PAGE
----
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BDS C (or the BD Software C Compiler) is a compiler for a sizeable subset of the C programming language, that ran on and generated code for the Intel 8080 and Zilog Z80 processors. It was written by Leor Zolman and first released in 1979 when he was 20 years old. "BDS" stood for "Brain Damage Software".

BDS C was very popular and influential among CP/M users and developers in the 8-bit microcomputer era. It ran much faster and was more convenient to use than other Z80-hosted compilers of the time. It was possible to run BDS C on single-floppy machines with as little as 30K of RAM - something of a minor miracle by comparison to most other commercial compilers which required many passes and the writing of intermediate files to disk. Around 75,000 copies were sold, including a stripped down Japanese incarnation.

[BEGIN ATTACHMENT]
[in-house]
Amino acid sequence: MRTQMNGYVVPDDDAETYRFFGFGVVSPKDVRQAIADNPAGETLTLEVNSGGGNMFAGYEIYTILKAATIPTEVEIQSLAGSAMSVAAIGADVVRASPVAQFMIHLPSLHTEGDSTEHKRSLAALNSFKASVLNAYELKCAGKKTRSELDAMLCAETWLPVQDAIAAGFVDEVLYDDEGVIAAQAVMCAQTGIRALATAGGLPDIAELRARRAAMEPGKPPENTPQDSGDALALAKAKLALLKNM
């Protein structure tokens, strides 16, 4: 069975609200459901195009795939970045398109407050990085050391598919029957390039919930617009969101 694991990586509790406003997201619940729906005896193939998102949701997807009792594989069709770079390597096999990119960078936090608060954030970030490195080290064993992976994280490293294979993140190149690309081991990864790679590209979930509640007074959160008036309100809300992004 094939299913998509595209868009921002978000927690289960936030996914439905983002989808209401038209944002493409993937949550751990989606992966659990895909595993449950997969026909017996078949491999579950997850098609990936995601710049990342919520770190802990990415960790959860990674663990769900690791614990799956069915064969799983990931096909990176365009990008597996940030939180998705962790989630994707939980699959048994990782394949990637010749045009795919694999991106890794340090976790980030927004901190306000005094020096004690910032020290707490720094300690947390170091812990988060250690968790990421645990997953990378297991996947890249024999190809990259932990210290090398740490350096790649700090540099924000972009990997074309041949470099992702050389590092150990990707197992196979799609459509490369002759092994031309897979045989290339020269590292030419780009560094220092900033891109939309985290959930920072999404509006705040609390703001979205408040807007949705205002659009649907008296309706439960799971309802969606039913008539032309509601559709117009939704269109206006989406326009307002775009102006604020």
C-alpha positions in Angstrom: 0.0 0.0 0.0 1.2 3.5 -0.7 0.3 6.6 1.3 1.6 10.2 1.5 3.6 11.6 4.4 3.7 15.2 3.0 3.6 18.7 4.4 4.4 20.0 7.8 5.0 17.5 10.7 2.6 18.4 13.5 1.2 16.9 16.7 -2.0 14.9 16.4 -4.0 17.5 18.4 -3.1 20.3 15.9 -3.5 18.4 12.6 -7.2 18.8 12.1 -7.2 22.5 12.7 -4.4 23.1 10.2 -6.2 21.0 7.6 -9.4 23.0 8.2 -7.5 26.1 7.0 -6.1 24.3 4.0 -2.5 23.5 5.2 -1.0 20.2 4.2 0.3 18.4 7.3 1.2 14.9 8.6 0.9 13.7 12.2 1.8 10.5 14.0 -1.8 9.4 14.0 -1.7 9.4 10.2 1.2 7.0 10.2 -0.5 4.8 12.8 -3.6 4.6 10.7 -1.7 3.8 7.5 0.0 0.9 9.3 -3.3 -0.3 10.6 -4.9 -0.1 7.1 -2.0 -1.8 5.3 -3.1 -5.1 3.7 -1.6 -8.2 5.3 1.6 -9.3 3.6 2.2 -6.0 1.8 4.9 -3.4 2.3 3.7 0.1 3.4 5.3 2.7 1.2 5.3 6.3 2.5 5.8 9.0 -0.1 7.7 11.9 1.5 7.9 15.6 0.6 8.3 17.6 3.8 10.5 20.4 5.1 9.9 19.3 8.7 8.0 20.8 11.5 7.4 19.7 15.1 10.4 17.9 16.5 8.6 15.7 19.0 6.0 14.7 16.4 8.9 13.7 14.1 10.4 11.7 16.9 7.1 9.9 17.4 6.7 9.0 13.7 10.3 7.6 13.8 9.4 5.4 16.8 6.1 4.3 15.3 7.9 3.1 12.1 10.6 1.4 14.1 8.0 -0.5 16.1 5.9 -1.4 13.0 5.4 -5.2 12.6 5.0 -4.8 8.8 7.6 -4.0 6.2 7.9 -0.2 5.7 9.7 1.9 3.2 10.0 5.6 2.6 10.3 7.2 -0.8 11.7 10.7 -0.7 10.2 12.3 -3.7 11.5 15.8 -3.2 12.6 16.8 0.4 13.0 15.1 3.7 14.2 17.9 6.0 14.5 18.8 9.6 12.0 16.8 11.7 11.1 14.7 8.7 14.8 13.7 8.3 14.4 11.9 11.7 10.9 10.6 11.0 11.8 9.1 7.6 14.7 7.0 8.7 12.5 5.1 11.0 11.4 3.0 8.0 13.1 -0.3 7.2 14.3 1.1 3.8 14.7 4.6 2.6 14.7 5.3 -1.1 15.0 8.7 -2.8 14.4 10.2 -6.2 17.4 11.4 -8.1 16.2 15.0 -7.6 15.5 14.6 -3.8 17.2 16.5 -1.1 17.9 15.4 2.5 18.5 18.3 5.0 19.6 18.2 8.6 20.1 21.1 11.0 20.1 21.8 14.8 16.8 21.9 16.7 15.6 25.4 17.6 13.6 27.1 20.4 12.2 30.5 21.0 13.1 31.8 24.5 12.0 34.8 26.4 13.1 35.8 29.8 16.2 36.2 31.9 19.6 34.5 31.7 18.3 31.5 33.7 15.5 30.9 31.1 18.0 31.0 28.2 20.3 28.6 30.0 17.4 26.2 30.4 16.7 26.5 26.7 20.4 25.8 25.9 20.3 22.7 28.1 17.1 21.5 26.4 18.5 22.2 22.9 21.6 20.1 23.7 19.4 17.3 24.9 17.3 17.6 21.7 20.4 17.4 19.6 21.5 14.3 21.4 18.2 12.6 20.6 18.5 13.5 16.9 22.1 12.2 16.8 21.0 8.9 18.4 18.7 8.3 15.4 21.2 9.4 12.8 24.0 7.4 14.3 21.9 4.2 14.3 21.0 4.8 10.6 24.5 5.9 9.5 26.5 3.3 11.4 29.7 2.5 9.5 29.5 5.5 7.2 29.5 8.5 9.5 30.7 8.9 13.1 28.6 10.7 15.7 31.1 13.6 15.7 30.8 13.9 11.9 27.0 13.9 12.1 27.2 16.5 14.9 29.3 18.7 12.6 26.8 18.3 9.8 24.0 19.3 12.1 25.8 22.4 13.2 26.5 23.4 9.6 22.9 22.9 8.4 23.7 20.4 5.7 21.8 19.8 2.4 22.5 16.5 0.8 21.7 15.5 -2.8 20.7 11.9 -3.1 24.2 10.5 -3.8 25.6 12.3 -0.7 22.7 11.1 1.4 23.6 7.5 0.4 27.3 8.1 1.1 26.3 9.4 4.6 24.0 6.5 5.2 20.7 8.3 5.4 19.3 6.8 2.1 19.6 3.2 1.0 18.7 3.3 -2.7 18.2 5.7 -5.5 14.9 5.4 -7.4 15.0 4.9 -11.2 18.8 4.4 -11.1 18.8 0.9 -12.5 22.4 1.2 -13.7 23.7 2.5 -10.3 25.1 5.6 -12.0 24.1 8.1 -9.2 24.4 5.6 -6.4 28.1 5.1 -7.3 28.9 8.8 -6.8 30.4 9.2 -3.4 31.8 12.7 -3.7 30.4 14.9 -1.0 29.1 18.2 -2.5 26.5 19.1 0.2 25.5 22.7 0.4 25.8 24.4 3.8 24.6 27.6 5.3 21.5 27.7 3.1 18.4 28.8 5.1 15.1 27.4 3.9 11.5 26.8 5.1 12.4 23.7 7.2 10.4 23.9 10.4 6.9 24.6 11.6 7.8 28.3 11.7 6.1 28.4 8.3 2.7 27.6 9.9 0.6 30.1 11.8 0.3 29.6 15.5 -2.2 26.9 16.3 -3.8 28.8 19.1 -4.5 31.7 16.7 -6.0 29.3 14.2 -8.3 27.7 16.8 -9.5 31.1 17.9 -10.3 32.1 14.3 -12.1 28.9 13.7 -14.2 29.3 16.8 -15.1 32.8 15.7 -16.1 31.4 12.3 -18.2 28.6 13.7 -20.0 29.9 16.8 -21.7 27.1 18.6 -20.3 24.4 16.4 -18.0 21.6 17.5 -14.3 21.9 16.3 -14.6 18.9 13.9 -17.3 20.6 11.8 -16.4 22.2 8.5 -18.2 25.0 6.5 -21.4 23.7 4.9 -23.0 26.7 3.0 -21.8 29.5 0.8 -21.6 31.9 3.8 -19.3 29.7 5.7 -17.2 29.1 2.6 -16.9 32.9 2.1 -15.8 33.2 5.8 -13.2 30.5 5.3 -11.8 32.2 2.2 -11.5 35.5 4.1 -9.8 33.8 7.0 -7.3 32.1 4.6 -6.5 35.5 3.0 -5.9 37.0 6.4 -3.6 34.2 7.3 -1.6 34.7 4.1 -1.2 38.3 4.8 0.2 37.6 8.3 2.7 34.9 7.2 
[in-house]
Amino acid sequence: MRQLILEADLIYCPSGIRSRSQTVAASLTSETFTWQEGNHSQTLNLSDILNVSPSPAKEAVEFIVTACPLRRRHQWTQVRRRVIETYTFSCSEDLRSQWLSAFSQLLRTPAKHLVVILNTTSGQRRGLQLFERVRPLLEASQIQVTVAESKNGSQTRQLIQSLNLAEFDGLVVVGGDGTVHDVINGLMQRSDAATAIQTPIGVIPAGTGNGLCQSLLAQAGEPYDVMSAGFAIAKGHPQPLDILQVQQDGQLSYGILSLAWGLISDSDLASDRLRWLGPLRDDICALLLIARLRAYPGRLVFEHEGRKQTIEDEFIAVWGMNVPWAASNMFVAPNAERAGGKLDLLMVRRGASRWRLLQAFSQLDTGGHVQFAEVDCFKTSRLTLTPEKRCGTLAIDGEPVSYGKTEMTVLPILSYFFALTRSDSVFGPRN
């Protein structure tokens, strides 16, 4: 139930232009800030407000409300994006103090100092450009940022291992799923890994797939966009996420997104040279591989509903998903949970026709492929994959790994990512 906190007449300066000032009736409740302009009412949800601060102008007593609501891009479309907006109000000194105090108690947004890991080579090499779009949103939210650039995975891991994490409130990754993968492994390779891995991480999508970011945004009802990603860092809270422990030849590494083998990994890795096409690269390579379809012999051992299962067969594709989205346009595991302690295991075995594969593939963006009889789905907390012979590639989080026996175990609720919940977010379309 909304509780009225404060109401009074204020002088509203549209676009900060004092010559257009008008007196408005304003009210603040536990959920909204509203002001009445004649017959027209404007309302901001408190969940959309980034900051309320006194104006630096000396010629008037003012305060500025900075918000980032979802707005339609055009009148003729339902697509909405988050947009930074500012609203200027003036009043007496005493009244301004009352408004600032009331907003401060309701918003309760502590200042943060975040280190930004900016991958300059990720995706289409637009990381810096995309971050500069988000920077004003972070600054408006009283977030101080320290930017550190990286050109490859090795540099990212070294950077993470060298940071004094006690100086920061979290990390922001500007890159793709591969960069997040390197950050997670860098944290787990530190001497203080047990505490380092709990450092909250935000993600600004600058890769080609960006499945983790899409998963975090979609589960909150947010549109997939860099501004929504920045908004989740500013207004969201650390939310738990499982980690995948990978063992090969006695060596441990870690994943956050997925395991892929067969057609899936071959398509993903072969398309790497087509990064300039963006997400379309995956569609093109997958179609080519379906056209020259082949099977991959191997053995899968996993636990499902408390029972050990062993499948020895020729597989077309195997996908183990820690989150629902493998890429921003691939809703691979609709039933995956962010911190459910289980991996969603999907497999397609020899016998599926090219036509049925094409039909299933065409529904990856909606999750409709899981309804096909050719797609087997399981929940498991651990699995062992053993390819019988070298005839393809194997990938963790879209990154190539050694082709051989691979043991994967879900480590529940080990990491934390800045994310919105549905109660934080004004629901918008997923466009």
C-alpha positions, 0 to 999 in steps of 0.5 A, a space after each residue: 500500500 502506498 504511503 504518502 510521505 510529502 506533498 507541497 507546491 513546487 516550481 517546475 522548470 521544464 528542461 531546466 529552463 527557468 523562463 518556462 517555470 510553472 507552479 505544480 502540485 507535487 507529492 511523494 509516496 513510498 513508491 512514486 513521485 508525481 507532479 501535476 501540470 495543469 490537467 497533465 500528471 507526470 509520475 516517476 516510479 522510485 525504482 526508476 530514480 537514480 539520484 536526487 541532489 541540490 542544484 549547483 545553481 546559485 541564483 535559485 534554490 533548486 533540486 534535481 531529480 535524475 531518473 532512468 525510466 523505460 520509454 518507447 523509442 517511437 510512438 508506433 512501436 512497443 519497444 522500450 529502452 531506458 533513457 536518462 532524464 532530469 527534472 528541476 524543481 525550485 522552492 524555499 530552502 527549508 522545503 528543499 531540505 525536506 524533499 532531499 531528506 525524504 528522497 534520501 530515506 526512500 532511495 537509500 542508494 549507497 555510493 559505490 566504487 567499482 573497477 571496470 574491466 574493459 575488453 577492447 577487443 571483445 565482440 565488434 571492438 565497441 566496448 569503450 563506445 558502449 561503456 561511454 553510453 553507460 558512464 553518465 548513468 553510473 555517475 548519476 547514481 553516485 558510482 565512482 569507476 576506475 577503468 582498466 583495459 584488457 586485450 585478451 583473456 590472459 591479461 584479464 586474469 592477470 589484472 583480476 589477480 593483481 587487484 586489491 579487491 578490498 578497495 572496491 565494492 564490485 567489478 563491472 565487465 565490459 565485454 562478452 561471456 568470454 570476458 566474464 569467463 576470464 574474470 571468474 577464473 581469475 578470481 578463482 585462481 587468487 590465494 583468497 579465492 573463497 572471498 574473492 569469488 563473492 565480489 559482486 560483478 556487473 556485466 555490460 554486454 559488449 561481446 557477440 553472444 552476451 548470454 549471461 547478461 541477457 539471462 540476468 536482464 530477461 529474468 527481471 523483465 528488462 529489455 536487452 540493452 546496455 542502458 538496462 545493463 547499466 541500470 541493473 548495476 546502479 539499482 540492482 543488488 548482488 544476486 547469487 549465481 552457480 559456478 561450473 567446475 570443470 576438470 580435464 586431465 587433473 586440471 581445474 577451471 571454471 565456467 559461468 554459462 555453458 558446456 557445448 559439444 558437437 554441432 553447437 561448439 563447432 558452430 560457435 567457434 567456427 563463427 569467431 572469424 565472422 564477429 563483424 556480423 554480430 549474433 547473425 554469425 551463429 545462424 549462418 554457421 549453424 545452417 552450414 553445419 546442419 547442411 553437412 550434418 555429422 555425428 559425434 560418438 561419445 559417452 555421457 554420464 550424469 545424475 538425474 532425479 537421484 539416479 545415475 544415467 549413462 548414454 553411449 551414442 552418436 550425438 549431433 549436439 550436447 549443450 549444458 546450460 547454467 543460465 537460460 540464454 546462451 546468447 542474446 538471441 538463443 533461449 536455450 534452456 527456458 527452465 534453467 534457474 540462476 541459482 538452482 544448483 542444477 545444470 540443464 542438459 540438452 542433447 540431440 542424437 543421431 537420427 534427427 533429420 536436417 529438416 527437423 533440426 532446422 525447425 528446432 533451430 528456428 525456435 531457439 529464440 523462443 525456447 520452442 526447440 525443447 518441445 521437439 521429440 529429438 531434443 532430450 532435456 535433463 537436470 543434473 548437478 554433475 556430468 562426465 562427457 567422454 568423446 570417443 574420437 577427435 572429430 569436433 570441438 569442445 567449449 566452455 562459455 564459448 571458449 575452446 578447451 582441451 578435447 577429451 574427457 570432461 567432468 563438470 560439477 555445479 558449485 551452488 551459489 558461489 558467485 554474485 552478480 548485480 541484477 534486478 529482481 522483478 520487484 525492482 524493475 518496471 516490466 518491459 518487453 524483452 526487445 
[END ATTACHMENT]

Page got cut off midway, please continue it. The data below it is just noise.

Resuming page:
A number of important commercial CP/M products were written in the BDS C subset of the C language, including Mince and Scribble from Mark of the Unicorn, and most of the software in the Perfect Software suite including Perfect Writer, PerfectCalc, PerfectSpeller and PerfectFiler (which suite was bundled with the Kaypro).

There was also a significant subset of the Unix system written in about 1980, called MARC (Machine Assisted Resource Coordinator). This effort resembled the Linux effort of today, in some ways. Unfortunately MARC's author, Ed Ziemba, perished in a snorkeling accident before he could complete the project.

In 2002, with its commercial viability long in the past, Leor Zolman released BDS C's source code into the public domain, thus making it free software. Written in 8080 assembly language, the code is now mostly of historical rather than practical interest, but it is interesting to peruse for anyone wishing to see how sizeable programs for small computers were written in those days.

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